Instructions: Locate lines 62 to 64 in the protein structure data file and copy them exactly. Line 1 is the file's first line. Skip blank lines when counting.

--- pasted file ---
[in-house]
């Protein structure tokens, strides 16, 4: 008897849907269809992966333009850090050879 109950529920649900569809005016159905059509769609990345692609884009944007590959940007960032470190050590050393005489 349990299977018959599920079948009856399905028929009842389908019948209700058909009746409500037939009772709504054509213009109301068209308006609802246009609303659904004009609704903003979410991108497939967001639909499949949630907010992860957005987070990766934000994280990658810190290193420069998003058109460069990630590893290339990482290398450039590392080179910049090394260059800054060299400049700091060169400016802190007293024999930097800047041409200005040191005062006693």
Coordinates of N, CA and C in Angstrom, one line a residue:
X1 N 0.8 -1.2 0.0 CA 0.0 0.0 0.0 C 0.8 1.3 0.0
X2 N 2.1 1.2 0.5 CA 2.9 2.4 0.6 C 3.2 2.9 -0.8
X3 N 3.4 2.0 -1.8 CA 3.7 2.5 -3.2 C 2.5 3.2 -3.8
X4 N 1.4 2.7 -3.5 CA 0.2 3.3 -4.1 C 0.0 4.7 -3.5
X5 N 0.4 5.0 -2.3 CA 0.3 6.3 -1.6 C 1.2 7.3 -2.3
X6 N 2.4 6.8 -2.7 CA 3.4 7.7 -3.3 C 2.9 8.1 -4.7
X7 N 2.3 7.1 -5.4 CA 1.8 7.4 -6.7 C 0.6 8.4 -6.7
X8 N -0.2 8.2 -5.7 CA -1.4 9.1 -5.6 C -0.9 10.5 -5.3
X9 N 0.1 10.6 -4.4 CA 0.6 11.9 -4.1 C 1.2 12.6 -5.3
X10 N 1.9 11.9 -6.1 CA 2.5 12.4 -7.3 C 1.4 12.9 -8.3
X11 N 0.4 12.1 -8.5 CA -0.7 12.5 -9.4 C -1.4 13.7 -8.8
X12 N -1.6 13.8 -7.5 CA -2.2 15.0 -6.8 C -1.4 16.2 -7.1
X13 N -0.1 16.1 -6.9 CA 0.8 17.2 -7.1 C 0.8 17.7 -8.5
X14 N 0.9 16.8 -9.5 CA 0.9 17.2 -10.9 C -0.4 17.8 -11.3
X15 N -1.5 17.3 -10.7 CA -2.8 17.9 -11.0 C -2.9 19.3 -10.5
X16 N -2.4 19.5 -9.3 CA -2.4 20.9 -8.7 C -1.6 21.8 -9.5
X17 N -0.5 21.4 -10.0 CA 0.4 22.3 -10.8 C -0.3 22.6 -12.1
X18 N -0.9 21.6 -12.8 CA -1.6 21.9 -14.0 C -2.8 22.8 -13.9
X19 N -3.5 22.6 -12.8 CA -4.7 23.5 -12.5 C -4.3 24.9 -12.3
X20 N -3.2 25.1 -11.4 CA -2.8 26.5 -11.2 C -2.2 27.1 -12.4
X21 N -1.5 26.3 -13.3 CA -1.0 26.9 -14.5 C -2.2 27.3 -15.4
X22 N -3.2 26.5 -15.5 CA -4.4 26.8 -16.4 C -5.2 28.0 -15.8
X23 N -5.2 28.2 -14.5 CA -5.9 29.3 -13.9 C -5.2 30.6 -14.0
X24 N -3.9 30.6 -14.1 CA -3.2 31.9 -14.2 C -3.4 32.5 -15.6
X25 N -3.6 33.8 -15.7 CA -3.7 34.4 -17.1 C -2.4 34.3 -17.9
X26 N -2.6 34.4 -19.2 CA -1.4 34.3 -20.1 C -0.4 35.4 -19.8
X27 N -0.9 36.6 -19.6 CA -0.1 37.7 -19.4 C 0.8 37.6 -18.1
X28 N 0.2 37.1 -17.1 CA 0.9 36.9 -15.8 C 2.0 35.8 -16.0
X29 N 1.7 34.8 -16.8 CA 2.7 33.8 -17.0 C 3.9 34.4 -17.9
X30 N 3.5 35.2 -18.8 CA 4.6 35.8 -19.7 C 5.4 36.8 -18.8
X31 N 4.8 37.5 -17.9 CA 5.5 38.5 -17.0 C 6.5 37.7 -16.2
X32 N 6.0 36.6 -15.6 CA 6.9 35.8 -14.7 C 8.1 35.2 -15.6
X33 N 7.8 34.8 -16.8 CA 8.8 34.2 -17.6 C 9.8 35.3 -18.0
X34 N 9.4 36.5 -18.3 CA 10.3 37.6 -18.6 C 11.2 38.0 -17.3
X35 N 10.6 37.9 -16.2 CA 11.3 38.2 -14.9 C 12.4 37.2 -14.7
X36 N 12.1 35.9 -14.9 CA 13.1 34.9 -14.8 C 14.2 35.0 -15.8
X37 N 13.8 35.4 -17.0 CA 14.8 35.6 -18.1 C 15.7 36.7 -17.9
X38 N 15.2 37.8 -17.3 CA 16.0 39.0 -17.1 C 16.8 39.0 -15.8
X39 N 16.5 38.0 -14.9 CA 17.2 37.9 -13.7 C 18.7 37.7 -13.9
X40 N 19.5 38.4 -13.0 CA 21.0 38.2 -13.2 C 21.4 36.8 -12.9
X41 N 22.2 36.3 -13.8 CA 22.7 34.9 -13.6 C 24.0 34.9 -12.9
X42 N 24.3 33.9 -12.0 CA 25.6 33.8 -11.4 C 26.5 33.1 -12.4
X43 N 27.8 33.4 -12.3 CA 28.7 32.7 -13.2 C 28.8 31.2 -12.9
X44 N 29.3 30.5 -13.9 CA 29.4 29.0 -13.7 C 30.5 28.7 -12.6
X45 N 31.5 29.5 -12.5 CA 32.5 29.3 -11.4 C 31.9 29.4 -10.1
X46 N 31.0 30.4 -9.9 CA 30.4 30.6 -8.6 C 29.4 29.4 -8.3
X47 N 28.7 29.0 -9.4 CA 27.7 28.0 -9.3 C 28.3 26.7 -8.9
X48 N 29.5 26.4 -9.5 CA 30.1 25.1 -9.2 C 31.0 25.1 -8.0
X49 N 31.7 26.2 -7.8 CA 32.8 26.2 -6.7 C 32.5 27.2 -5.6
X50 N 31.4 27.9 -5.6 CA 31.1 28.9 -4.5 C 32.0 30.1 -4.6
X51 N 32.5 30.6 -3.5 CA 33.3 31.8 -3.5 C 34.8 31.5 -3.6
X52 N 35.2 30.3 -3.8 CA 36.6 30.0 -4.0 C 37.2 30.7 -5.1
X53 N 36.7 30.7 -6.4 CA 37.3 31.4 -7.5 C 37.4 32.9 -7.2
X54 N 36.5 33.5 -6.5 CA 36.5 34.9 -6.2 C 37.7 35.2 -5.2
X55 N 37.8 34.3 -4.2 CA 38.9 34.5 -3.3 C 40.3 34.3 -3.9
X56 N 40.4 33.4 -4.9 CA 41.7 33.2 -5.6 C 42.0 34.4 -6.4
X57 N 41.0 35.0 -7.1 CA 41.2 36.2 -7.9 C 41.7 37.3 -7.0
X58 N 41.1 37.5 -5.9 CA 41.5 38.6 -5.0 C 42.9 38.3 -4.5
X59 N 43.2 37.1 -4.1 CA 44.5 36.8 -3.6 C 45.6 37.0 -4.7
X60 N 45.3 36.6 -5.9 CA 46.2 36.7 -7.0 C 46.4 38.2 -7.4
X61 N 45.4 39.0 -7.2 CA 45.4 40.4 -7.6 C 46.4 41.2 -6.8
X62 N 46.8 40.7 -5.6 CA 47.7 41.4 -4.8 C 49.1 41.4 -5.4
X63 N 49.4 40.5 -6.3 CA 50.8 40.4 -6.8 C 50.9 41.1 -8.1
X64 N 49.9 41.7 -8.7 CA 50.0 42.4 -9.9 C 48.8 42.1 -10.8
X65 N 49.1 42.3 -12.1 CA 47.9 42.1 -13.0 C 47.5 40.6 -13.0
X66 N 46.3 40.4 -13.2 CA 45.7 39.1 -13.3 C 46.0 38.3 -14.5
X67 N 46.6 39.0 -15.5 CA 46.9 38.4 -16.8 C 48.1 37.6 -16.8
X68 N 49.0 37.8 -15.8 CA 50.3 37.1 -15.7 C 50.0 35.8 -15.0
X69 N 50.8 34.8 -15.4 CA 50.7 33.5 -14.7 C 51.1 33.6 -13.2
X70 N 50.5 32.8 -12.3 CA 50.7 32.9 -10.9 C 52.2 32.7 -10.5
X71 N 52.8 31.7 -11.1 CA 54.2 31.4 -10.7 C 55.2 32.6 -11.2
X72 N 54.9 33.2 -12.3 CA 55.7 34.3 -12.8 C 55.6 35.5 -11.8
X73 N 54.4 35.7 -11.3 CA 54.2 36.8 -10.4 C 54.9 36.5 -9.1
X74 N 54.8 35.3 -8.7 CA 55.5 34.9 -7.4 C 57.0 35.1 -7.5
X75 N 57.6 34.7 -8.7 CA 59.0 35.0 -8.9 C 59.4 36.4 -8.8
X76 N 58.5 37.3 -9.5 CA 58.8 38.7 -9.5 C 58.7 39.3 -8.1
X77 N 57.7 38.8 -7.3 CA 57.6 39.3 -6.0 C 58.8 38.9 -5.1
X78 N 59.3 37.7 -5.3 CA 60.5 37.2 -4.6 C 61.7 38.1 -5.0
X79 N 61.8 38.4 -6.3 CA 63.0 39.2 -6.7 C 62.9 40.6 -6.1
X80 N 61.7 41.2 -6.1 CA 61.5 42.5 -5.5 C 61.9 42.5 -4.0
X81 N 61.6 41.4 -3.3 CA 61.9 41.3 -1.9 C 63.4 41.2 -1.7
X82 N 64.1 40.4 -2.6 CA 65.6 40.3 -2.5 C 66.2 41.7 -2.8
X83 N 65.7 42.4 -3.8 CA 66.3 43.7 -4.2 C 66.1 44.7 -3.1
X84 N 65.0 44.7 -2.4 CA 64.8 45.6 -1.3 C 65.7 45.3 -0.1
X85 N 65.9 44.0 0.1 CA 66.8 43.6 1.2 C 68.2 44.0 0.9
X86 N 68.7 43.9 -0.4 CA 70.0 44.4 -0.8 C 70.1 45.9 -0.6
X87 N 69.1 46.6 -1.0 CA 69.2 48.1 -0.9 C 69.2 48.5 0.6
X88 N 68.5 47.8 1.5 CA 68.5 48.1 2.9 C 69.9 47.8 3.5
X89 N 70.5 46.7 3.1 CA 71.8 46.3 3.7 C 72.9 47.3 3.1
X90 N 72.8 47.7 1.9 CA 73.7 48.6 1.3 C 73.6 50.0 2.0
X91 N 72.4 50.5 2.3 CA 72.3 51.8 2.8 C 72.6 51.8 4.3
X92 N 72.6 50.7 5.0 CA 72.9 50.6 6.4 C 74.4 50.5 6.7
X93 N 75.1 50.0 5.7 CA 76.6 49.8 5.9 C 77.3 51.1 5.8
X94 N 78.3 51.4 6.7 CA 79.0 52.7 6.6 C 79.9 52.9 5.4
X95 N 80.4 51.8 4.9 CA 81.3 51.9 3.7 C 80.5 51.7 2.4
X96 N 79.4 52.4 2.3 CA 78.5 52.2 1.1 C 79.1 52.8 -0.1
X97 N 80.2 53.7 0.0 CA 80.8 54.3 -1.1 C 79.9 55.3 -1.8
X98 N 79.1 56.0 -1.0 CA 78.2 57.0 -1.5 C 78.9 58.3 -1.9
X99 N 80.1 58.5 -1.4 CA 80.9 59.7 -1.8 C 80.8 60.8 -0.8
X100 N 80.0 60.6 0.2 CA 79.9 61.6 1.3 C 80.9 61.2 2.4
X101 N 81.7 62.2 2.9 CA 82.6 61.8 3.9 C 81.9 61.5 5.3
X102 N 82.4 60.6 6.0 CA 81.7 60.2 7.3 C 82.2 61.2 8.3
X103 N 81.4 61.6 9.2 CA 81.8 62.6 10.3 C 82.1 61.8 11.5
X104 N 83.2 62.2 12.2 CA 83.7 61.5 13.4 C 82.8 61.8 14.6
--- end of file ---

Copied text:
X59 N 43.2 37.1 -4.1 CA 44.5 36.8 -3.6 C 45.6 37.0 -4.7
X60 N 45.3 36.6 -5.9 CA 46.2 36.7 -7.0 C 46.4 38.2 -7.4
X61 N 45.4 39.0 -7.2 CA 45.4 40.4 -7.6 C 46.4 41.2 -6.8